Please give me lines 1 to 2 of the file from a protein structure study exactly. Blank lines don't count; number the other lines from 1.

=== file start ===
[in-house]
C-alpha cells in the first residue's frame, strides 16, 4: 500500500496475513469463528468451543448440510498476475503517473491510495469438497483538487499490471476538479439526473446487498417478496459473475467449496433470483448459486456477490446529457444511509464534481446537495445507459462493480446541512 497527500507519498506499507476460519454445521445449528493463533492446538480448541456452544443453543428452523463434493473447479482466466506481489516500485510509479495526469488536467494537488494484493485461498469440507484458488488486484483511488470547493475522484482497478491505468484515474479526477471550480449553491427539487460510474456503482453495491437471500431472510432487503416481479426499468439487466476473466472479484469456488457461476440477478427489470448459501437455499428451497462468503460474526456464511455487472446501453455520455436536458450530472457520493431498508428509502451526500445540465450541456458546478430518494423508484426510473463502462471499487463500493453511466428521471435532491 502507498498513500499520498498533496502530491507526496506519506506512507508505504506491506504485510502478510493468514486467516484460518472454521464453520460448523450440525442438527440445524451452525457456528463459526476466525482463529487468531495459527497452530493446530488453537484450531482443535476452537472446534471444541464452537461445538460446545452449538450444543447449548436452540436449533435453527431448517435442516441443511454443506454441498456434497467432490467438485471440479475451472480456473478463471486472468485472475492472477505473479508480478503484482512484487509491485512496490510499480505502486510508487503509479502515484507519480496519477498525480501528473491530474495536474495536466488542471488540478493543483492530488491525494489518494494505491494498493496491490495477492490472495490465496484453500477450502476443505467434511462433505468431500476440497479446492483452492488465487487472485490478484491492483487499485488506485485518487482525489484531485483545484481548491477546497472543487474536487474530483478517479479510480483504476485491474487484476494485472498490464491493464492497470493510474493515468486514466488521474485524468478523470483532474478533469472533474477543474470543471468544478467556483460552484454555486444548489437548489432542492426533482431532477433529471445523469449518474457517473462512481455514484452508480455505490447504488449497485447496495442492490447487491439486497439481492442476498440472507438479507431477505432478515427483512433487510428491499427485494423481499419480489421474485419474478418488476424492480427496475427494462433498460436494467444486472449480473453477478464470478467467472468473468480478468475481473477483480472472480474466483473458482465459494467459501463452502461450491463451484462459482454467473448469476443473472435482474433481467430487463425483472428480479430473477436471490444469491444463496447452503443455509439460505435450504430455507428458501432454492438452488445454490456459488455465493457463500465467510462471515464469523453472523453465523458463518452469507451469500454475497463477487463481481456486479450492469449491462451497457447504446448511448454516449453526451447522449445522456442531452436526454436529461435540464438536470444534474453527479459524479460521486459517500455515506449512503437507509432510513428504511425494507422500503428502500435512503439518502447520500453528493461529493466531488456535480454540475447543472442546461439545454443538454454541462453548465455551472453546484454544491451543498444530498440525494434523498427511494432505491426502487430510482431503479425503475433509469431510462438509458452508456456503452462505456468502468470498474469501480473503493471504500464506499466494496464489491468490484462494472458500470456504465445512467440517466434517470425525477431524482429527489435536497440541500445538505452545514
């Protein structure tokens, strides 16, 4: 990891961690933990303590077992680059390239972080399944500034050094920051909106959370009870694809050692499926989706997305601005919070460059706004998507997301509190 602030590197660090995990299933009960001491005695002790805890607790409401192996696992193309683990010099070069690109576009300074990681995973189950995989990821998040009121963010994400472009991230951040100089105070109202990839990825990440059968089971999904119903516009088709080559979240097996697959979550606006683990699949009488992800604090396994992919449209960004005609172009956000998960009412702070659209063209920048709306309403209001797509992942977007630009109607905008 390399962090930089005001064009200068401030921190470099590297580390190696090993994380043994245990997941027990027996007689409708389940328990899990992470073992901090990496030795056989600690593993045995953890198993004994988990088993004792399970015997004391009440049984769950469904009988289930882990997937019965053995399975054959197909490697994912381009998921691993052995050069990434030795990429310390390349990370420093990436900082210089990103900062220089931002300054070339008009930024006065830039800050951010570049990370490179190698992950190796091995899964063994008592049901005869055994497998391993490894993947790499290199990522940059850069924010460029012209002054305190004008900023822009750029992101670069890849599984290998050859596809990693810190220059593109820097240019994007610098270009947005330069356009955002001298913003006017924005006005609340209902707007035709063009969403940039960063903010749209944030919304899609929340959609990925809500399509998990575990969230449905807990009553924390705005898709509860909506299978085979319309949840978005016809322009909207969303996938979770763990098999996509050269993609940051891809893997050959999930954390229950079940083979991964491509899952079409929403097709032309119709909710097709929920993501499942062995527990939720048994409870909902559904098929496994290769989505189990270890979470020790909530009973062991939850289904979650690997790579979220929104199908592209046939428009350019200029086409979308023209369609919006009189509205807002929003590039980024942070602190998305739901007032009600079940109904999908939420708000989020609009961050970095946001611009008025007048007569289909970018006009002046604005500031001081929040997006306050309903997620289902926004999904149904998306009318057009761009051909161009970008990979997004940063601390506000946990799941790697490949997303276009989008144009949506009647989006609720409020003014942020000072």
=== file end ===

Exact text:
[in-house]
C-alpha cells in the first residue's frame, strides 16, 4: 500500500496475513469463528468451543448440510498476475503517473491510495469438497483538487499490471476538479439526473446487498417478496459473475467449496433470483448459486456477490446529457444511509464534481446537495445507459462493480446541512 497527500507519498506499507476460519454445521445449528493463533492446538480448541456452544443453543428452523463434493473447479482466466506481489516500485510509479495526469488536467494537488494484493485461498469440507484458488488486484483511488470547493475522484482497478491505468484515474479526477471550480449553491427539487460510474456503482453495491437471500431472510432487503416481479426499468439487466476473466472479484469456488457461476440477478427489470448459501437455499428451497462468503460474526456464511455487472446501453455520455436536458450530472457520493431498508428509502451526500445540465450541456458546478430518494423508484426510473463502462471499487463500493453511466428521471435532491 502507498498513500499520498498533496502530491507526496506519506506512507508505504506491506504485510502478510493468514486467516484460518472454521464453520460448523450440525442438527440445524451452525457456528463459526476466525482463529487468531495459527497452530493446530488453537484450531482443535476452537472446534471444541464452537461445538460446545452449538450444543447449548436452540436449533435453527431448517435442516441443511454443506454441498456434497467432490467438485471440479475451472480456473478463471486472468485472475492472477505473479508480478503484482512484487509491485512496490510499480505502486510508487503509479502515484507519480496519477498525480501528473491530474495536474495536466488542471488540478493543483492530488491525494489518494494505491494498493496491490495477492490472495490465496484453500477450502476443505467434511462433505468431500476440497479446492483452492488465487487472485490478484491492483487499485488506485485518487482525489484531485483545484481548491477546497472543487474536487474530483478517479479510480483504476485491474487484476494485472498490464491493464492497470493510474493515468486514466488521474485524468478523470483532474478533469472533474477543474470543471468544478467556483460552484454555486444548489437548489432542492426533482431532477433529471445523469449518474457517473462512481455514484452508480455505490447504488449497485447496495442492490447487491439486497439481492442476498440472507438479507431477505432478515427483512433487510428491499427485494423481499419480489421474485419474478418488476424492480427496475427494462433498460436494467444486472449480473453477478464470478467467472468473468480478468475481473477483480472472480474466483473458482465459494467459501463452502461450491463451484462459482454467473448469476443473472435482474433481467430487463425483472428480479430473477436471490444469491444463496447452503443455509439460505435450504430455507428458501432454492438452488445454490456459488455465493457463500465467510462471515464469523453472523453465523458463518452469507451469500454475497463477487463481481456486479450492469449491462451497457447504446448511448454516449453526451447522449445522456442531452436526454436529461435540464438536470444534474453527479459524479460521486459517500455515506449512503437507509432510513428504511425494507422500503428502500435512503439518502447520500453528493461529493466531488456535480454540475447543472442546461439545454443538454454541462453548465455551472453546484454544491451543498444530498440525494434523498427511494432505491426502487430510482431503479425503475433509469431510462438509458452508456456503452462505456468502468470498474469501480473503493471504500464506499466494496464489491468490484462494472458500470456504465445512467440517466434517470425525477431524482429527489435536497440541500445538505452545514